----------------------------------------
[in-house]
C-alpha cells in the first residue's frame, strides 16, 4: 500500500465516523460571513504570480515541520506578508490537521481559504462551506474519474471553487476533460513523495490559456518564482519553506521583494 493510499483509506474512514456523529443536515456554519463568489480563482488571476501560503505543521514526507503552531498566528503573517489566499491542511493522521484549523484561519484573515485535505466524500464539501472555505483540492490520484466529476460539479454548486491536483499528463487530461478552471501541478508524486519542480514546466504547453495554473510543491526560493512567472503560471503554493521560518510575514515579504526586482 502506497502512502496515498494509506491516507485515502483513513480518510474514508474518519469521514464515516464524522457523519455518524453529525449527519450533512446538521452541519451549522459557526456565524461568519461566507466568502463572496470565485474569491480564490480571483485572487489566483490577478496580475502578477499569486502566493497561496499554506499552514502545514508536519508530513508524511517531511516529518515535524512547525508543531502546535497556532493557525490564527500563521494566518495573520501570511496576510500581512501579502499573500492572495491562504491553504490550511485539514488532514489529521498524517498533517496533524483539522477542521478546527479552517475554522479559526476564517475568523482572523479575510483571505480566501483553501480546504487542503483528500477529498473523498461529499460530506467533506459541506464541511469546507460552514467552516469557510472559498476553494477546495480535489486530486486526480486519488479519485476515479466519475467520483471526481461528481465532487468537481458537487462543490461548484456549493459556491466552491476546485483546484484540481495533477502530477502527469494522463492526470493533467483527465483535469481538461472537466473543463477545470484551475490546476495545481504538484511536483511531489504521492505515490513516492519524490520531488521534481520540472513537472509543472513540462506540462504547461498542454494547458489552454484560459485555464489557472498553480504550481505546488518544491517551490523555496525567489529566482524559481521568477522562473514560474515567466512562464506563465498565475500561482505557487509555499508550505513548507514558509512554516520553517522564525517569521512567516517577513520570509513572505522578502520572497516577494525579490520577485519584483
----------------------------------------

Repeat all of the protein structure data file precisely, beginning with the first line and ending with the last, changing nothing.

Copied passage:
[in-house]
C-alpha cells in the first residue's frame, strides 16, 4: 500500500465516523460571513504570480515541520506578508490537521481559504462551506474519474471553487476533460513523495490559456518564482519553506521583494 493510499483509506474512514456523529443536515456554519463568489480563482488571476501560503505543521514526507503552531498566528503573517489566499491542511493522521484549523484561519484573515485535505466524500464539501472555505483540492490520484466529476460539479454548486491536483499528463487530461478552471501541478508524486519542480514546466504547453495554473510543491526560493512567472503560471503554493521560518510575514515579504526586482 502506497502512502496515498494509506491516507485515502483513513480518510474514508474518519469521514464515516464524522457523519455518524453529525449527519450533512446538521452541519451549522459557526456565524461568519461566507466568502463572496470565485474569491480564490480571483485572487489566483490577478496580475502578477499569486502566493497561496499554506499552514502545514508536519508530513508524511517531511516529518515535524512547525508543531502546535497556532493557525490564527500563521494566518495573520501570511496576510500581512501579502499573500492572495491562504491553504490550511485539514488532514489529521498524517498533517496533524483539522477542521478546527479552517475554522479559526476564517475568523482572523479575510483571505480566501483553501480546504487542503483528500477529498473523498461529499460530506467533506459541506464541511469546507460552514467552516469557510472559498476553494477546495480535489486530486486526480486519488479519485476515479466519475467520483471526481461528481465532487468537481458537487462543490461548484456549493459556491466552491476546485483546484484540481495533477502530477502527469494522463492526470493533467483527465483535469481538461472537466473543463477545470484551475490546476495545481504538484511536483511531489504521492505515490513516492519524490520531488521534481520540472513537472509543472513540462506540462504547461498542454494547458489552454484560459485555464489557472498553480504550481505546488518544491517551490523555496525567489529566482524559481521568477522562473514560474515567466512562464506563465498565475500561482505557487509555499508550505513548507514558509512554516520553517522564525517569521512567516517577513520570509513572505522578502520572497516577494525579490520577485519584483